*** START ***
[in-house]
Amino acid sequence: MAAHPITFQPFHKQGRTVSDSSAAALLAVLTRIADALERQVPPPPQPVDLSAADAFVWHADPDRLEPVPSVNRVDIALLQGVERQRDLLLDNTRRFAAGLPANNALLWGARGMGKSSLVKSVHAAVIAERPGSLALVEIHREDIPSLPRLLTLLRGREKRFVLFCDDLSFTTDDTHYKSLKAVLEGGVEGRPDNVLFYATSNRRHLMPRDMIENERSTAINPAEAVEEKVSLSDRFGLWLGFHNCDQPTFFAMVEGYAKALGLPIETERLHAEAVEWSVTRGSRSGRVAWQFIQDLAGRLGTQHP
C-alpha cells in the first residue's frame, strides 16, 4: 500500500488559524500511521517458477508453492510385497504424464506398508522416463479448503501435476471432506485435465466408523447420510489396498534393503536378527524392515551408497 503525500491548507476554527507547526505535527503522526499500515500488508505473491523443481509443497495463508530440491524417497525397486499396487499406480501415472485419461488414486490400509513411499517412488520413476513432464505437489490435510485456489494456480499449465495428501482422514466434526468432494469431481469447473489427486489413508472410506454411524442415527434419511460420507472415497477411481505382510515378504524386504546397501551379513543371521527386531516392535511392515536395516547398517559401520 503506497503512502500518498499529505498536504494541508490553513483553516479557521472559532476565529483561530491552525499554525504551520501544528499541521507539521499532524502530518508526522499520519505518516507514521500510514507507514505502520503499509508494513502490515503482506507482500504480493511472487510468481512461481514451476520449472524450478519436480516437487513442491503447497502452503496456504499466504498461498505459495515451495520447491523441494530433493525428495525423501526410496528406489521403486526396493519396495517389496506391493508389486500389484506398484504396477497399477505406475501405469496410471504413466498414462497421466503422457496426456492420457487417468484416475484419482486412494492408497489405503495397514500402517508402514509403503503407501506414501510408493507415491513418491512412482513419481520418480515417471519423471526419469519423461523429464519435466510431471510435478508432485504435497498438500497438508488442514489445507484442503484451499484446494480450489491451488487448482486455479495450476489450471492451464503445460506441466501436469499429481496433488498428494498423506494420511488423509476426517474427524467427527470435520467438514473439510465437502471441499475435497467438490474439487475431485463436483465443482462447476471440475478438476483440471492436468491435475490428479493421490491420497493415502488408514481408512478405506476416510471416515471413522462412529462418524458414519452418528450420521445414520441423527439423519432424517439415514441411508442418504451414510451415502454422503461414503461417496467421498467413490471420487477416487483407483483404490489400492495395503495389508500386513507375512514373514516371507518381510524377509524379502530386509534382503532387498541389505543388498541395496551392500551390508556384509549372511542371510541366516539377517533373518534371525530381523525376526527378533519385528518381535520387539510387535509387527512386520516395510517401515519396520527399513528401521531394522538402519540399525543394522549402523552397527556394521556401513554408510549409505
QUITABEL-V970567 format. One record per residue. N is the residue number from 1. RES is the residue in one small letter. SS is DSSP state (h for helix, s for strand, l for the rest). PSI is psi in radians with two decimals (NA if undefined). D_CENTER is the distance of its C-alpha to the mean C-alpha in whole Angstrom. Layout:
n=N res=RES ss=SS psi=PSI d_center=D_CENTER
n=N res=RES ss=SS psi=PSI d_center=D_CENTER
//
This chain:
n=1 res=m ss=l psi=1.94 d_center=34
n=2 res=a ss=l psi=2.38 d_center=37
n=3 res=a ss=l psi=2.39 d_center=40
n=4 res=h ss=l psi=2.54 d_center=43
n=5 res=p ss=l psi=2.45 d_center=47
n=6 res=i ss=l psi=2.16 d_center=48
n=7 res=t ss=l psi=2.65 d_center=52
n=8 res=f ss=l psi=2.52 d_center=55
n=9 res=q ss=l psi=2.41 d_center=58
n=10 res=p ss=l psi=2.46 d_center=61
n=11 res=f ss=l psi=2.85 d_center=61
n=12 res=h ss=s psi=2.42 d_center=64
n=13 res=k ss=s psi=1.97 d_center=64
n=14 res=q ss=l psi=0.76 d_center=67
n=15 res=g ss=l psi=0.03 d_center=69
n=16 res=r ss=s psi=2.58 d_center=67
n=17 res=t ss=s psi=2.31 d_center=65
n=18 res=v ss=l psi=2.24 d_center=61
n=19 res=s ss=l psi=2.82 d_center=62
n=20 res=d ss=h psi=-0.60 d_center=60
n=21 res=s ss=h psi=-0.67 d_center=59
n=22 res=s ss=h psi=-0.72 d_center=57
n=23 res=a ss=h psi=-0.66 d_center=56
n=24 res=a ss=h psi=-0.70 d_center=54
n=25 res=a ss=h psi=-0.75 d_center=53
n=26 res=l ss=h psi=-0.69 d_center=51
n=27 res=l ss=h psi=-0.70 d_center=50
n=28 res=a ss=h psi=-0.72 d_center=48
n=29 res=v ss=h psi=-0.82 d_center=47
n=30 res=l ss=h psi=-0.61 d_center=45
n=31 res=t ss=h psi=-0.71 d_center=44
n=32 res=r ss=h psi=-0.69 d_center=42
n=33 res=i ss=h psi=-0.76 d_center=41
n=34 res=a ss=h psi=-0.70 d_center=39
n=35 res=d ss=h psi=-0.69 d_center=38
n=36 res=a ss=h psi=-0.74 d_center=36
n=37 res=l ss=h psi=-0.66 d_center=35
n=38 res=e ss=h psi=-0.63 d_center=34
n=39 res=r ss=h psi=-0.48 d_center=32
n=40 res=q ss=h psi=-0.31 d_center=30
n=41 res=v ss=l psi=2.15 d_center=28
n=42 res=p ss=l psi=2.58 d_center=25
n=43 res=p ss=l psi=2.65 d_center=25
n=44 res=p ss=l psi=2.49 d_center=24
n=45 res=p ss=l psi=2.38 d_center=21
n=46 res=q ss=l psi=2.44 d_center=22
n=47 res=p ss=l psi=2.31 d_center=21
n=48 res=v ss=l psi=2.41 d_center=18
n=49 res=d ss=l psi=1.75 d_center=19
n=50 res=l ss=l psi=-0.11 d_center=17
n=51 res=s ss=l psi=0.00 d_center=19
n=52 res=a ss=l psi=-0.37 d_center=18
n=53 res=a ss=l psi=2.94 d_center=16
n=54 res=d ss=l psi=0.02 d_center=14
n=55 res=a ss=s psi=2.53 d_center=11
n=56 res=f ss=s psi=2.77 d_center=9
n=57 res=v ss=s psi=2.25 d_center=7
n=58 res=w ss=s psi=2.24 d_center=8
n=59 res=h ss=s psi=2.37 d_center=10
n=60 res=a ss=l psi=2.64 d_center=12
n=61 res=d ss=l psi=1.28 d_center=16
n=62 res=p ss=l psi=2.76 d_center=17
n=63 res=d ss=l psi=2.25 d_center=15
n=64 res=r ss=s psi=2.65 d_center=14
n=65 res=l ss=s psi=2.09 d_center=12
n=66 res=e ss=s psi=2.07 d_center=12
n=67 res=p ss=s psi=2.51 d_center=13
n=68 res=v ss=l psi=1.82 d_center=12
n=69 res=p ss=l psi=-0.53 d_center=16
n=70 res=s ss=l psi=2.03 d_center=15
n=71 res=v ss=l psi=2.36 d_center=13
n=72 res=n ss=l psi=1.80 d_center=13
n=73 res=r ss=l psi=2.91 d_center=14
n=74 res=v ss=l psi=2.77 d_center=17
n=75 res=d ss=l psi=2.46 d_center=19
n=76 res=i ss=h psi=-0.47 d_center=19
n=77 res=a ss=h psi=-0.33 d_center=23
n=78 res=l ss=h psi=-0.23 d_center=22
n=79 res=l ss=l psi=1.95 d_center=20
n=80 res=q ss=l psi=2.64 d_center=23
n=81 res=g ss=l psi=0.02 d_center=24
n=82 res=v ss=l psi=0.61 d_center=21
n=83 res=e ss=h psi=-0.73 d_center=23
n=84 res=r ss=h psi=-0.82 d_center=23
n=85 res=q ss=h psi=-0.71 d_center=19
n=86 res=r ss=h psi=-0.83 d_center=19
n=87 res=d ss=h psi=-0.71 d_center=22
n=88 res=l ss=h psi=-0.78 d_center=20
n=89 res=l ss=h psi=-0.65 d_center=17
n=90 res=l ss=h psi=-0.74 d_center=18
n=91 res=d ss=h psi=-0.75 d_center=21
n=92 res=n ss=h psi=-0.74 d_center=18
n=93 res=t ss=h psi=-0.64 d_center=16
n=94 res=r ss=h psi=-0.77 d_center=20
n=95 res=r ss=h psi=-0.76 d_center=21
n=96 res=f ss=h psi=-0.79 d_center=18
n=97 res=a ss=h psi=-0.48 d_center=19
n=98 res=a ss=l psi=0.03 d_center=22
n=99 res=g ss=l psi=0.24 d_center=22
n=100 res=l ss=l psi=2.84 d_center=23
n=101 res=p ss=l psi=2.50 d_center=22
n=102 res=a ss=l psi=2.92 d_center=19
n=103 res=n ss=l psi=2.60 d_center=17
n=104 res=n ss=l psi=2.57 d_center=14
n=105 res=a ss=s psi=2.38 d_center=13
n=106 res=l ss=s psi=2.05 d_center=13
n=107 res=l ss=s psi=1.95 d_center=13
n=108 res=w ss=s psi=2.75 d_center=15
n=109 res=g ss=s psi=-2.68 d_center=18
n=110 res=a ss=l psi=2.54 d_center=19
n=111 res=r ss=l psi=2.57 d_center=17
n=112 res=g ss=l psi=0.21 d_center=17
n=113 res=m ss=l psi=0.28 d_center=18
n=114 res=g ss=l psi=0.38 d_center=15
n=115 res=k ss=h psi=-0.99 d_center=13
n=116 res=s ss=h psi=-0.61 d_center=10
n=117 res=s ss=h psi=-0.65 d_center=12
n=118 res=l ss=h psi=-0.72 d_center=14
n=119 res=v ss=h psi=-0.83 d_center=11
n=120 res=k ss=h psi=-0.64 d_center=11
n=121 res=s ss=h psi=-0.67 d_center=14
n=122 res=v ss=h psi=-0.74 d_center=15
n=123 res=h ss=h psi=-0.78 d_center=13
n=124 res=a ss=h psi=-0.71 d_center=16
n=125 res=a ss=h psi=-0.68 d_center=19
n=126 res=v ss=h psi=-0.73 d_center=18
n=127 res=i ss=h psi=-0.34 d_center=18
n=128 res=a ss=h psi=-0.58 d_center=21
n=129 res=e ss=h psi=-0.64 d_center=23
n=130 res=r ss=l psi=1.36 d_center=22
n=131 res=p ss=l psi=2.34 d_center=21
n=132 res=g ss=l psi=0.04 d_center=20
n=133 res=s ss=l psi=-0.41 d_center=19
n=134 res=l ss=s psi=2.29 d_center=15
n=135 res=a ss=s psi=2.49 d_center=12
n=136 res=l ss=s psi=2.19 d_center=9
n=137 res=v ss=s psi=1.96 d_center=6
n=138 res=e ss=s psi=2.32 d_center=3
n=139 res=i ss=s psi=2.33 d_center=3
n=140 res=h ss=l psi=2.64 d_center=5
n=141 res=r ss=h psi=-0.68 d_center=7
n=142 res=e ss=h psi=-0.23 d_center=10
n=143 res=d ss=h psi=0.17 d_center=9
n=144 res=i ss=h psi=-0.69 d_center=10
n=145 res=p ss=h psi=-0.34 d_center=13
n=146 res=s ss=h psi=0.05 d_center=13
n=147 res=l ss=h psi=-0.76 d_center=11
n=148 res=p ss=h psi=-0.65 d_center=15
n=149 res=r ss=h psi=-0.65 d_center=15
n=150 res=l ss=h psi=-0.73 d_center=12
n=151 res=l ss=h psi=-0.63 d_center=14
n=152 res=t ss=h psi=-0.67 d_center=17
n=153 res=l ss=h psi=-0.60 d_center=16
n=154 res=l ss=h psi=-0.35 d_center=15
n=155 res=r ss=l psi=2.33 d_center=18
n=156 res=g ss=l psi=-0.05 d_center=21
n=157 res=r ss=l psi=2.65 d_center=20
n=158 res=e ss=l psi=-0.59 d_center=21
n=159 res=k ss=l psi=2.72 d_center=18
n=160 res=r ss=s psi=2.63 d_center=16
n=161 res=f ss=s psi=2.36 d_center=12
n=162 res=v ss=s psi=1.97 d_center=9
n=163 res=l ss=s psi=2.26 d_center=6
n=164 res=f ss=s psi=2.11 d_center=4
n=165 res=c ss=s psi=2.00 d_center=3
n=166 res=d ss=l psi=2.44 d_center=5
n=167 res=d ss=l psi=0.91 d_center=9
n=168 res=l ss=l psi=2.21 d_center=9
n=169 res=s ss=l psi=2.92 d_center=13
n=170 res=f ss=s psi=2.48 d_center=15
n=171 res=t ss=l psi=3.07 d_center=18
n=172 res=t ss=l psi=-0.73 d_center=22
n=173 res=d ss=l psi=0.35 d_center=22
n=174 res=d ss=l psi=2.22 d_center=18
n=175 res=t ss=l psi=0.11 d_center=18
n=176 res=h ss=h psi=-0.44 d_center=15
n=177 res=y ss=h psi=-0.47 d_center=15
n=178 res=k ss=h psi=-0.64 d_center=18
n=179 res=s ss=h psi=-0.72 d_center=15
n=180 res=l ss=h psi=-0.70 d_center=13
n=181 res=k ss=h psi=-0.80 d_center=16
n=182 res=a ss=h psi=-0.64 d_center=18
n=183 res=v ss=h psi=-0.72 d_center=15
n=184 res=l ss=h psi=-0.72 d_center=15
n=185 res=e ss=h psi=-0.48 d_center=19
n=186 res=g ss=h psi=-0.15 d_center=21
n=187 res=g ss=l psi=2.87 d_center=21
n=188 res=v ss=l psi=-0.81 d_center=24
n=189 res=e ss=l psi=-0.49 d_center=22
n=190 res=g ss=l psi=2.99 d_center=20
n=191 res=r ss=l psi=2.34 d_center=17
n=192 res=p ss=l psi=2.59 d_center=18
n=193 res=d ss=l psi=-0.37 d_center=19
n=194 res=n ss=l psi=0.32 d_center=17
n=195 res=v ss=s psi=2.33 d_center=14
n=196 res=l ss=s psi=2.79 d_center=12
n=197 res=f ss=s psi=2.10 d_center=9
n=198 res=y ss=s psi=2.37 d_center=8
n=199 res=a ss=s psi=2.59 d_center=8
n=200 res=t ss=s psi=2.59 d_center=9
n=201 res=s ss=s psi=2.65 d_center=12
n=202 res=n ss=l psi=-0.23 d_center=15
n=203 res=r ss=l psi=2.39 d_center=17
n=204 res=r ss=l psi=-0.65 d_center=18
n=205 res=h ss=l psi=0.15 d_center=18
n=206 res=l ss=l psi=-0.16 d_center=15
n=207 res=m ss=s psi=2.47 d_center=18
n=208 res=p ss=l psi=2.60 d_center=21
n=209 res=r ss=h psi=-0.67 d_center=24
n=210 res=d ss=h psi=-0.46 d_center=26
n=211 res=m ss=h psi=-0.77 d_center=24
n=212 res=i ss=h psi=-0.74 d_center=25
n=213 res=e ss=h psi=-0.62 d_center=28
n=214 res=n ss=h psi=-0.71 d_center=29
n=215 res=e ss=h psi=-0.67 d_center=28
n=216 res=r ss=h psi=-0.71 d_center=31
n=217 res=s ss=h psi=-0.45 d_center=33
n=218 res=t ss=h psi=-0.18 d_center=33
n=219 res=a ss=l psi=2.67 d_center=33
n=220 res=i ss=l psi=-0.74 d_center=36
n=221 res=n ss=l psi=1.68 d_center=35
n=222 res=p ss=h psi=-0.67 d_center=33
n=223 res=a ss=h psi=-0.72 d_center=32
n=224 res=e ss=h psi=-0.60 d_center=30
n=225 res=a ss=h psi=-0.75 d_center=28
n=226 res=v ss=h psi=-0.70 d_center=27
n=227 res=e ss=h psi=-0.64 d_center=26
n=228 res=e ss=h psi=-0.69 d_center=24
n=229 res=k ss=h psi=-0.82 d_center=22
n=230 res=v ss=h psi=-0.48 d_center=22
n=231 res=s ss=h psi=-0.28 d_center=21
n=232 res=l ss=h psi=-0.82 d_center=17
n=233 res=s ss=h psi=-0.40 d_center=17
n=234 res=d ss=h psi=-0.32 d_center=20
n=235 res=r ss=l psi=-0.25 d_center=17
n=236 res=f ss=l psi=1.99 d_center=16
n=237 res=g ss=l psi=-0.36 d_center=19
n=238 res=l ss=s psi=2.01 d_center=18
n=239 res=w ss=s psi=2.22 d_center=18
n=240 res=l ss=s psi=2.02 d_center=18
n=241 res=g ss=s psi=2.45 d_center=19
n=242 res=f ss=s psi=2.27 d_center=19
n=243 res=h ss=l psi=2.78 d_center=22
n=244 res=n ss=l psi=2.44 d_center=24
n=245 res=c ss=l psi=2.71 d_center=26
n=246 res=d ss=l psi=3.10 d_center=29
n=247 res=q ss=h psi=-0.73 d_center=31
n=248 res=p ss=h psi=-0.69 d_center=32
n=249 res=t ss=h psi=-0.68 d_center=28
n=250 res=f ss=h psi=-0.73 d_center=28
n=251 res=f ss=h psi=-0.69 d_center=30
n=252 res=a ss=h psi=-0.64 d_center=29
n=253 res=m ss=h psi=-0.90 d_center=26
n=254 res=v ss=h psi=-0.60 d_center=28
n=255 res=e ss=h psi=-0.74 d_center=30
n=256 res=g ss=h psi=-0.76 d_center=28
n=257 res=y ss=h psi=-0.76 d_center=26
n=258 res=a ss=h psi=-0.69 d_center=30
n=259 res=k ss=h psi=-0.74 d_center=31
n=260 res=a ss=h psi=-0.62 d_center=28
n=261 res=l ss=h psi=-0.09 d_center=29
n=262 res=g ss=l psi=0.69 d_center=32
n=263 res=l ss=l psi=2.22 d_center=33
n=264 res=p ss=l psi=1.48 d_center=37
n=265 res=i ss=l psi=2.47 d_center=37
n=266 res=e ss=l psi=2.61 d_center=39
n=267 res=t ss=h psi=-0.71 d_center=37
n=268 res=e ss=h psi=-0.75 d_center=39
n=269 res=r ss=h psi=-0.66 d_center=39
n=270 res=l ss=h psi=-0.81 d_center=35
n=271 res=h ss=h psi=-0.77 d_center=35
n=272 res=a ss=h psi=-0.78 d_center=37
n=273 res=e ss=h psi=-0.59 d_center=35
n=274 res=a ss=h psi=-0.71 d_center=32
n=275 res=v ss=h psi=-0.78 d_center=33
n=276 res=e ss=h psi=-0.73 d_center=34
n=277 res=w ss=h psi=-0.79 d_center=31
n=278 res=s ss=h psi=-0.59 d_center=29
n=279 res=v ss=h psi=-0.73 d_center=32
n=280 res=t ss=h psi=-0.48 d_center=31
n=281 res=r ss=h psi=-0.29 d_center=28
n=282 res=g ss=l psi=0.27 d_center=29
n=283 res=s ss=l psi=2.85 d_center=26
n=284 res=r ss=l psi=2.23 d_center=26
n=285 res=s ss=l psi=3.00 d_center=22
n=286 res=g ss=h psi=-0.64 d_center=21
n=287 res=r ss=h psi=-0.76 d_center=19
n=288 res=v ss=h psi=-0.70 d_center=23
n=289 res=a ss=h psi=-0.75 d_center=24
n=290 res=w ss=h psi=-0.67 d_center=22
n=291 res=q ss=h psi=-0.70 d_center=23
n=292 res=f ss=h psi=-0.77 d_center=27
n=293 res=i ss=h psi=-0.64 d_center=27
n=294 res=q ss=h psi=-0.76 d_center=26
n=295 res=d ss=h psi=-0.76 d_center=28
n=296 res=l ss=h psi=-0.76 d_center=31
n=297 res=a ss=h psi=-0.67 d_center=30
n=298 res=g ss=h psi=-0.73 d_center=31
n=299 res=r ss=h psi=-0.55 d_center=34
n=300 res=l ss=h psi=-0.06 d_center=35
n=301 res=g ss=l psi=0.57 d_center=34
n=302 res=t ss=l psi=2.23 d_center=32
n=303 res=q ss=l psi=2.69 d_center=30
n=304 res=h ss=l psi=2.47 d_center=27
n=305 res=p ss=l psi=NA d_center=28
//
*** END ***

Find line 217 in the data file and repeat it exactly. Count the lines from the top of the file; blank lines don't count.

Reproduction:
n=209 res=r ss=h psi=-0.67 d_center=24